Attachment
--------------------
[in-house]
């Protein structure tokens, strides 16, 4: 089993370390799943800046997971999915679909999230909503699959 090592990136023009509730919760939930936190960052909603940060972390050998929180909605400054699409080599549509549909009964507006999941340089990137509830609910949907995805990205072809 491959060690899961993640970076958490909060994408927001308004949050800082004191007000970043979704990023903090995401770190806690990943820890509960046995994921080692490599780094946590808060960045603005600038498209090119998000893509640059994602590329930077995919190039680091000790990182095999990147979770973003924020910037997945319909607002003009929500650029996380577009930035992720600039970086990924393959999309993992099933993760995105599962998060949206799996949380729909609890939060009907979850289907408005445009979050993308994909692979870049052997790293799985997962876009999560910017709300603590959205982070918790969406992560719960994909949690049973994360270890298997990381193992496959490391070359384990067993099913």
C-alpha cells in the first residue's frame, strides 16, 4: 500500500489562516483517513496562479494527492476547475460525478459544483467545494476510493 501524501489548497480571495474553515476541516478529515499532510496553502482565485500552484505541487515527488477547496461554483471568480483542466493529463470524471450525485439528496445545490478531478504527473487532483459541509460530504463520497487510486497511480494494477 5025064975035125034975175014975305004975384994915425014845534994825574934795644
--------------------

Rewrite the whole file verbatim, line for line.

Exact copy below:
[in-house]
């Protein structure tokens, strides 16, 4: 089993370390799943800046997971999915679909999230909503699959 090592990136023009509730919760939930936190960052909603940060972390050998929180909605400054699409080599549509549909009964507006999941340089990137509830609910949907995805990205072809 491959060690899961993640970076958490909060994408927001308004949050800082004191007000970043979704990023903090995401770190806690990943820890509960046995994921080692490599780094946590808060960045603005600038498209090119998000893509640059994602590329930077995919190039680091000790990182095999990147979770973003924020910037997945319909607002003009929500650029996380577009930035992720600039970086990924393959999309993992099933993760995105599962998060949206799996949380729909609890939060009907979850289907408005445009979050993308994909692979870049052997790293799985997962876009999560910017709300603590959205982070918790969406992560719960994909949690049973994360270890298997990381193992496959490391070359384990067993099913």
C-alpha cells in the first residue's frame, strides 16, 4: 500500500489562516483517513496562479494527492476547475460525478459544483467545494476510493 501524501489548497480571495474553515476541516478529515499532510496553502482565485500552484505541487515527488477547496461554483471568480483542466493529463470524471450525485439528496445545490478531478504527473487532483459541509460530504463520497487510486497511480494494477 5025064975035125034975175014975305004975384994915425014845534994825574934795644